Adulwitch Tangsupmanee, 42, holds up a picture of his father Chanchai Tangsupmanee, who died of Covid-19 in July, at his late father’s food stall in Bangkok’s Chinatown. He didn’t hesitate to step into his father’s shoes, but heirs to other street-food stalls in the Thai capital did think twice before taking the plunge. Photo: Reuters
Adulwitch Tangsupmanee, 42, holds up a picture of his father Chanchai Tangsupmanee, who died of Covid-19 in July, at his late father’s food stall in Bangkok’s Chinatown. He didn’t hesitate to step into his father’s shoes, but heirs to other street-food stalls in the Thai capital did think twice before taking the plunge. Photo: Reuters

Heirs to Bangkok street-food sellers who died of Covid-19 step up to the hotplate, ensuring their parents’ legacy lives on

  • When Chanchai, a famous street cook in the Thai capital, died from Covid-19, his children stepped up to keep his decades-old business going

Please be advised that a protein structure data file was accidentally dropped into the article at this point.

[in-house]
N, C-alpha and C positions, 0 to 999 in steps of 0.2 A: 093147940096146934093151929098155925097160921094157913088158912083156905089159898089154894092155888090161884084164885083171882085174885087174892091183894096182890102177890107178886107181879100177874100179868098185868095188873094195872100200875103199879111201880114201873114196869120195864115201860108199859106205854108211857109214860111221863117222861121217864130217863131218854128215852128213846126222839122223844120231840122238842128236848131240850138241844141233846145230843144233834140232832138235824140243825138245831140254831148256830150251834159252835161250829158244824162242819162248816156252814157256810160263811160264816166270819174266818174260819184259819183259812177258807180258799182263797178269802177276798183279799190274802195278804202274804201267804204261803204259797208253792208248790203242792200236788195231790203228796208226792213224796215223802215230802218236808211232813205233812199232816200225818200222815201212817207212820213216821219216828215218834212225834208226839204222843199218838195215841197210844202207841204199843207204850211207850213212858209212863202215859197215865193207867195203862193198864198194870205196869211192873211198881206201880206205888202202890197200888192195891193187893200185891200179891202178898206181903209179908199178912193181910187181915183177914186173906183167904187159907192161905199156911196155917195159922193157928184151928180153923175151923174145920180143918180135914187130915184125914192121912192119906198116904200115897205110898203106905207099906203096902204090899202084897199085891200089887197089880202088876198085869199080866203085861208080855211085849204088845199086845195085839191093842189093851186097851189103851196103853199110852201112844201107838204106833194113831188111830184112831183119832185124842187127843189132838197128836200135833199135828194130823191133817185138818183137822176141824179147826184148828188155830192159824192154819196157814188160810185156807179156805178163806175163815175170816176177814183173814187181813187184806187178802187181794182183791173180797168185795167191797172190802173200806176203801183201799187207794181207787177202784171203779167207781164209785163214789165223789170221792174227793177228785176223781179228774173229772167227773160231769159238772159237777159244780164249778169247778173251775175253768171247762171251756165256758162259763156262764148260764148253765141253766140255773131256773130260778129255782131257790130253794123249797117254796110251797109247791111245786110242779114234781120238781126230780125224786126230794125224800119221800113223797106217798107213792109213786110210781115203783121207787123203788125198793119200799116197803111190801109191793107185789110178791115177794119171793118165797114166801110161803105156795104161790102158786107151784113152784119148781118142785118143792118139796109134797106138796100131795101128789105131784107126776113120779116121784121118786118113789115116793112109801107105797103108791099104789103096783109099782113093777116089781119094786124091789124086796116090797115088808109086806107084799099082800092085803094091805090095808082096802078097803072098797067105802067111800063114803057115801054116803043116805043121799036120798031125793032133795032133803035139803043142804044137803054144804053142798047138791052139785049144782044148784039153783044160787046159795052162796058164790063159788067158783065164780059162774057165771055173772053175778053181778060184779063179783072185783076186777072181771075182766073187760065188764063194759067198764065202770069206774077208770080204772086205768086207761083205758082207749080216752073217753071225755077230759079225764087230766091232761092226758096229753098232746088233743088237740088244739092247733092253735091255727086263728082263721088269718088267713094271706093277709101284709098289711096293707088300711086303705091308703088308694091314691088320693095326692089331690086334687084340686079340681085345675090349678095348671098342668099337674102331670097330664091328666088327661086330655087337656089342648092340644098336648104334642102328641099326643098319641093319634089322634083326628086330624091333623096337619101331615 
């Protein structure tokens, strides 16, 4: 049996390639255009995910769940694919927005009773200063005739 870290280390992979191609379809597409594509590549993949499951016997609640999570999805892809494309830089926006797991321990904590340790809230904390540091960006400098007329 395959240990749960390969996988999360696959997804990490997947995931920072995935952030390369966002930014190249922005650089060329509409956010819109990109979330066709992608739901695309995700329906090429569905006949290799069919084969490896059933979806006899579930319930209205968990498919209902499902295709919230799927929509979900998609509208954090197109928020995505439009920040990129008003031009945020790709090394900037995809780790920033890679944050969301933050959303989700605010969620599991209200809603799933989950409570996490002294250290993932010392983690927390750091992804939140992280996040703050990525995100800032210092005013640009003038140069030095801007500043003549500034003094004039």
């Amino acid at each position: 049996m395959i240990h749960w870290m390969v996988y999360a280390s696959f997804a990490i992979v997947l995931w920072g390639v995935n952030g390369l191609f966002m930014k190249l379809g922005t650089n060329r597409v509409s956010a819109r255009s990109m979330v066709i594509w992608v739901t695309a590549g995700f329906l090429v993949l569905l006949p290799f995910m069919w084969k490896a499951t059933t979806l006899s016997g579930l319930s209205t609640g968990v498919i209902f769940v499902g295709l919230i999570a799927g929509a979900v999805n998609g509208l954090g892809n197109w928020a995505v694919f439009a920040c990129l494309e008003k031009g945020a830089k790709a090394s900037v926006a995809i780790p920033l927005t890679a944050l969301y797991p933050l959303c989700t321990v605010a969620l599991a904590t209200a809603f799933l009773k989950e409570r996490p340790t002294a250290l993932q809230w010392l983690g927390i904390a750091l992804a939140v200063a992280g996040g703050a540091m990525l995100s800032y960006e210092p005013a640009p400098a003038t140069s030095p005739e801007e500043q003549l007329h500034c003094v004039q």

• He is one of at least seven Bangkok street cooks to die from the virus, an added blow to a culture that was dealing with evictions and bans before the pandemic

Adulwitch Tangsupmanee, 42, holds up a picture of his father Chanchai Tangsupmanee, who died of Covid-19 in July, at his late father’s food stall in Bangkok’s Chinatown. He didn’t hesitate to step into his father’s shoes, but heirs to other street-food stalls in the Thai capital did think twice before taking the plunge. Photo: Reuters
Adulwitch Tangsupmanee, 42, holds up a picture of his father Chanchai Tangsupmanee, who died of Covid-19 in July, at his late father’s food stall in Bangkok’s Chinatown. He didn’t hesitate to step into his father’s shoes, but heirs to other street-food stalls in the Thai capital did think twice before taking the plunge. Photo: Reuters
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